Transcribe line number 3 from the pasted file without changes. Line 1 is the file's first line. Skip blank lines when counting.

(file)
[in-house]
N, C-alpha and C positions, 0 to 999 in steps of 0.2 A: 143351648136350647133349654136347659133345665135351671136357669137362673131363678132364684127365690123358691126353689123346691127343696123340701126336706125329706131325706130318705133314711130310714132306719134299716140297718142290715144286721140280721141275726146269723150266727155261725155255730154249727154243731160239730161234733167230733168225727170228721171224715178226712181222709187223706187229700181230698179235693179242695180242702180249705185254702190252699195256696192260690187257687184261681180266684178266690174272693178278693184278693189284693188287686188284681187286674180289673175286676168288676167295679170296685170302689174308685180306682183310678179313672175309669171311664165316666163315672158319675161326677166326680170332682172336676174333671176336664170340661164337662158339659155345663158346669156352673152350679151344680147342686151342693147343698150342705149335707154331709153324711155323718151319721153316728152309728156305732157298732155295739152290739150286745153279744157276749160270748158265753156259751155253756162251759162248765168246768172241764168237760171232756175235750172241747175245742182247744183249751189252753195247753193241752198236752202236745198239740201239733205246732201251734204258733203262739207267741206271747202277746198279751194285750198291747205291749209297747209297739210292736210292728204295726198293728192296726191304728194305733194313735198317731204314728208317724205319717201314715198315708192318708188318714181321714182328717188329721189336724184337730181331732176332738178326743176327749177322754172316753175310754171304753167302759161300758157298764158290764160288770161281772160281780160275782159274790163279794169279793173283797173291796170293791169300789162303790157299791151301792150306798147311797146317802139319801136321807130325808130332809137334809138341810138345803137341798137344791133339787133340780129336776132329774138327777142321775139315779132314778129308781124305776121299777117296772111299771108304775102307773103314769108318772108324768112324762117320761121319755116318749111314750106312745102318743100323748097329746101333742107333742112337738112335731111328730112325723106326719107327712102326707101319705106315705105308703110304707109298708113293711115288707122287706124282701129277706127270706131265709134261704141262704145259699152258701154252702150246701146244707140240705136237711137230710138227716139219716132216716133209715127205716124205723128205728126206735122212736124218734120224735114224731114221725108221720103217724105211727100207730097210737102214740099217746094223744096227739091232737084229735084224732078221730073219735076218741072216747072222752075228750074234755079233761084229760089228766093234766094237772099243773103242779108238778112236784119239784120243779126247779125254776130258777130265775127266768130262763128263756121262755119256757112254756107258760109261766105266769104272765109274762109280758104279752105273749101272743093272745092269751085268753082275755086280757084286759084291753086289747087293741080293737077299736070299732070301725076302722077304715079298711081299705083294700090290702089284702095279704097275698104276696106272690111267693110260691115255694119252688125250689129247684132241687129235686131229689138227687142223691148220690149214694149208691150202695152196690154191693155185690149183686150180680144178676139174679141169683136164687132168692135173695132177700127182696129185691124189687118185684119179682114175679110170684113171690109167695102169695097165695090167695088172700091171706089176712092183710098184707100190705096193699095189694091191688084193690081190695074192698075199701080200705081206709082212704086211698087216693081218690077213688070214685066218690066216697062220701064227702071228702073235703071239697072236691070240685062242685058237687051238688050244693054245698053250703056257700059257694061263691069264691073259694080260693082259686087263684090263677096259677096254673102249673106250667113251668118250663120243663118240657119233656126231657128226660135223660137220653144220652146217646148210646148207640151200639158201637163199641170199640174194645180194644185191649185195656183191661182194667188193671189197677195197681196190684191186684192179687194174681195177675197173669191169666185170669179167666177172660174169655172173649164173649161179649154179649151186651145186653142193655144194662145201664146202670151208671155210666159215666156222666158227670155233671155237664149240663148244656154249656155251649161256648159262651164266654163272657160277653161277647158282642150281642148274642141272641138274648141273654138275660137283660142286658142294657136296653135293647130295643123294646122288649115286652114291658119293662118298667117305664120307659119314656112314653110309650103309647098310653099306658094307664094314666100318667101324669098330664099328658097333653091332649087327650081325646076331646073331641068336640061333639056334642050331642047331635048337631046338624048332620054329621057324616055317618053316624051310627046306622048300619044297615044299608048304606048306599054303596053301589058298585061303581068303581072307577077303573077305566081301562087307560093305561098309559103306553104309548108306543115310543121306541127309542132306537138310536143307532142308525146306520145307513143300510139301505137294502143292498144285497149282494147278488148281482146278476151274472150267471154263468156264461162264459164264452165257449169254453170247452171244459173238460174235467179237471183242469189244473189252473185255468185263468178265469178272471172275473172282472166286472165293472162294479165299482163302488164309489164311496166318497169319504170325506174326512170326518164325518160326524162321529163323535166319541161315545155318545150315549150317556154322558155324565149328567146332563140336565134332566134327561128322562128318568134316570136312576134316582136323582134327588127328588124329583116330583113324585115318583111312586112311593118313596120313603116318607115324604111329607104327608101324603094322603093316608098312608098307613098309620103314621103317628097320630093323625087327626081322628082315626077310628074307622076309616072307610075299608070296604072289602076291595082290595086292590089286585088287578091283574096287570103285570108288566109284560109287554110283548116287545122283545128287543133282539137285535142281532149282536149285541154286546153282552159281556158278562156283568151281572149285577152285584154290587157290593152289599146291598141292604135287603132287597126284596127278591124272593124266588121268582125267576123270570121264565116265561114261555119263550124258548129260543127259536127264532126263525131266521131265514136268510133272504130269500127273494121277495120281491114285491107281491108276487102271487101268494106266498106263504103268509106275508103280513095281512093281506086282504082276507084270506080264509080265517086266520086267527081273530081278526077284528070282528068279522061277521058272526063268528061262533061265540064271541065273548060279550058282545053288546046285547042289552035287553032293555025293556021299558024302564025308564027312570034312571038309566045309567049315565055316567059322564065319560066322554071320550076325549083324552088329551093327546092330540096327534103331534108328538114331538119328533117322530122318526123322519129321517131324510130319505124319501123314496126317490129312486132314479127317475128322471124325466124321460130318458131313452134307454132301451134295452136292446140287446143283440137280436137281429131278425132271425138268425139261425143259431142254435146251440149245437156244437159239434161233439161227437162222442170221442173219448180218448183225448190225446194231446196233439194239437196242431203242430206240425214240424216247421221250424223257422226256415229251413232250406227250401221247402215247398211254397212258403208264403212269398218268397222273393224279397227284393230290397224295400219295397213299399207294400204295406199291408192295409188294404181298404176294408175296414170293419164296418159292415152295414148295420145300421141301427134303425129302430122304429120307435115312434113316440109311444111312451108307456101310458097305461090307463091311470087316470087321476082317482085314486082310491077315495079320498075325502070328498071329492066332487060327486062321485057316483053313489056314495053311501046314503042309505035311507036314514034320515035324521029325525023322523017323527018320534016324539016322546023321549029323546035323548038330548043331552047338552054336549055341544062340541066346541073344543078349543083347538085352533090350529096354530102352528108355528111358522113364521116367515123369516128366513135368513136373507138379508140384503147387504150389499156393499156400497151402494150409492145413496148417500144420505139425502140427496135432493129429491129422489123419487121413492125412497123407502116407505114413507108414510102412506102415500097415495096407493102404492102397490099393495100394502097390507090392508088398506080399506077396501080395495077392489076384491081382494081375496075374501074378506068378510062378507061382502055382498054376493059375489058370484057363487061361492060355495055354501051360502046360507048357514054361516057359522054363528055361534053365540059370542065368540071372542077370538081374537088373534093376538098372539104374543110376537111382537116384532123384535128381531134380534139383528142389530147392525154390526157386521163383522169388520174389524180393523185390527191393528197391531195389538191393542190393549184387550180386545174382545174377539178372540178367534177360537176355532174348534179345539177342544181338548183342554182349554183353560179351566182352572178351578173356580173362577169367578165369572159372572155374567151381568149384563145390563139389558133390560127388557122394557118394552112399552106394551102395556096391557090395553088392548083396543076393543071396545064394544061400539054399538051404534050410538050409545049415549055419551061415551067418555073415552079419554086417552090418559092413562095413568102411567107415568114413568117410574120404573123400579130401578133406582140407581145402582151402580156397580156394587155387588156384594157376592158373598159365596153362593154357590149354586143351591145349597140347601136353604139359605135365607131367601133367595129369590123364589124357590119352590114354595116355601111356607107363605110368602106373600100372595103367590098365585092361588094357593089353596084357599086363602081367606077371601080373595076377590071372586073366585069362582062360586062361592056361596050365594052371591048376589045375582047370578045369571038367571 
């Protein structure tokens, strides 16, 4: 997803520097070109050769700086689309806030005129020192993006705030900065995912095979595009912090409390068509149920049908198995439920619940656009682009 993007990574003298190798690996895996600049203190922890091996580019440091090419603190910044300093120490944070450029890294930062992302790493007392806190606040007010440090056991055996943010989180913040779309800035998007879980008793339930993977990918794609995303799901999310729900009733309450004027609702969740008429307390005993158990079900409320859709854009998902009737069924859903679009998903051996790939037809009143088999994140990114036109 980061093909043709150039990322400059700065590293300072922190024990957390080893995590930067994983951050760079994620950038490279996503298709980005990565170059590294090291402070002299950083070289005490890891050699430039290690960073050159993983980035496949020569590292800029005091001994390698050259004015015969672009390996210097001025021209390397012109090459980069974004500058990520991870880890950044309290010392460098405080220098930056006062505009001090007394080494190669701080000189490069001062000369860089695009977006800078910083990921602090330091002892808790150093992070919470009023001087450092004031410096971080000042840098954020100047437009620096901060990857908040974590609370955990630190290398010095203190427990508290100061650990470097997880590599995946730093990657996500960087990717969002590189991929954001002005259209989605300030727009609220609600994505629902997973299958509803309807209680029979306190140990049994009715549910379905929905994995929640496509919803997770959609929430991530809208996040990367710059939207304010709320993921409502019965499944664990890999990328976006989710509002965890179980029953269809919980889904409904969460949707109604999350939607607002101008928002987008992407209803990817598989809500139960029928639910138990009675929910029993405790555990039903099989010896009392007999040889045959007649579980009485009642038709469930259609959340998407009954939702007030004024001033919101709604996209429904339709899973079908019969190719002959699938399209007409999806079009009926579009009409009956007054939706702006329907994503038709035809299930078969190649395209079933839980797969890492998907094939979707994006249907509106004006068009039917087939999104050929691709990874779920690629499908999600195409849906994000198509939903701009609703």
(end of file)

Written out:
């Protein structure tokens, strides 16, 4: 997803520097070109050769700086689309806030005129020192993006705030900065995912095979595009912090409390068509149920049908198995439920619940656009682009 993007990574003298190798690996895996600049203190922890091996580019440091090419603190910044300093120490944070450029890294930062992302790493007392806190606040007010440090056991055996943010989180913040779309800035998007879980008793339930993977990918794609995303799901999310729900009733309450004027609702969740008429307390005993158990079900409320859709854009998902009737069924859903679009998903051996790939037809009143088999994140990114036109 980061093909043709150039990322400059700065590293300072922190024990957390080893995590930067994983951050760079994620950038490279996503298709980005990565170059590294090291402070002299950083070289005490890891050699430039290690960073050159993983980035496949020569590292800029005091001994390698050259004015015969672009390996210097001025021209390397012109090459980069974004500058990520991870880890950044309290010392460098405080220098930056006062505009001090007394080494190669701080000189490069001062000369860089695009977006800078910083990921602090330091002892808790150093992070919470009023001087450092004031410096971080000042840098954020100047437009620096901060990857908040974590609370955990630190290398010095203190427990508290100061650990470097997880590599995946730093990657996500960087990717969002590189991929954001002005259209989605300030727009609220609600994505629902997973299958509803309807209680029979306190140990049994009715549910379905929905994995929640496509919803997770959609929430991530809208996040990367710059939207304010709320993921409502019965499944664990890999990328976006989710509002965890179980029953269809919980889904409904969460949707109604999350939607607002101008928002987008992407209803990817598989809500139960029928639910138990009675929910029993405790555990039903099989010896009392007999040889045959007649579980009485009642038709469930259609959340998407009954939702007030004024001033919101709604996209429904339709899973079908019969190719002959699938399209007409999806079009009926579009009409009956007054939706702006329907994503038709035809299930078969190649395209079933839980797969890492998907094939979707994006249907509106004006068009039917087939999104050929691709990874779920690629499908999600195409849906994000198509939903701009609703």